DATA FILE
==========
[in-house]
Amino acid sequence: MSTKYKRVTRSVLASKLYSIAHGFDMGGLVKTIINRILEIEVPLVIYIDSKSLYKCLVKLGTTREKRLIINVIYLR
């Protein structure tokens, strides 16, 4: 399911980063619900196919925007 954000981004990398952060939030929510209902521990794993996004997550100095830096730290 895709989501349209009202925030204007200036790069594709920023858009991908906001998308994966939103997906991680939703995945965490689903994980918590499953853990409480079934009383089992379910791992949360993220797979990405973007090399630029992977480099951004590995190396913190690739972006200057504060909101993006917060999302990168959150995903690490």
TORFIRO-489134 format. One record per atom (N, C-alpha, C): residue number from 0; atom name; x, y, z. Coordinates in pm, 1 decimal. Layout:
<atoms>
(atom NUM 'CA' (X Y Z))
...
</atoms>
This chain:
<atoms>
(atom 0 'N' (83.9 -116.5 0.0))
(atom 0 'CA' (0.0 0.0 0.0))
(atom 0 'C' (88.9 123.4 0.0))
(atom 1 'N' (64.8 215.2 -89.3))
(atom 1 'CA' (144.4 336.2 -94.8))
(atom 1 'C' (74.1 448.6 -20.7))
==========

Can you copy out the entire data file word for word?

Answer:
[in-house]
Amino acid sequence: MSTKYKRVTRSVLASKLYSIAHGFDMGGLVKTIINRILEIEVPLVIYIDSKSLYKCLVKLGTTREKRLIINVIYLR
């Protein structure tokens, strides 16, 4: 399911980063619900196919925007 954000981004990398952060939030929510209902521990794993996004997550100095830096730290 895709989501349209009202925030204007200036790069594709920023858009991908906001998308994966939103997906991680939703995945965490689903994980918590499953853990409480079934009383089992379910791992949360993220797979990405973007090399630029992977480099951004590995190396913190690739972006200057504060909101993006917060999302990168959150995903690490």
TORFIRO-489134 format. One record per atom (N, C-alpha, C): residue number from 0; atom name; x, y, z. Coordinates in pm, 1 decimal. Layout:
<atoms>
(atom NUM 'CA' (X Y Z))
...
</atoms>
This chain:
<atoms>
(atom 0 'N' (83.9 -116.5 0.0))
(atom 0 'CA' (0.0 0.0 0.0))
(atom 0 'C' (88.9 123.4 0.0))
(atom 1 'N' (64.8 215.2 -89.3))
(atom 1 'CA' (144.4 336.2 -94.8))
(atom 1 'C' (74.1 448.6 -20.7))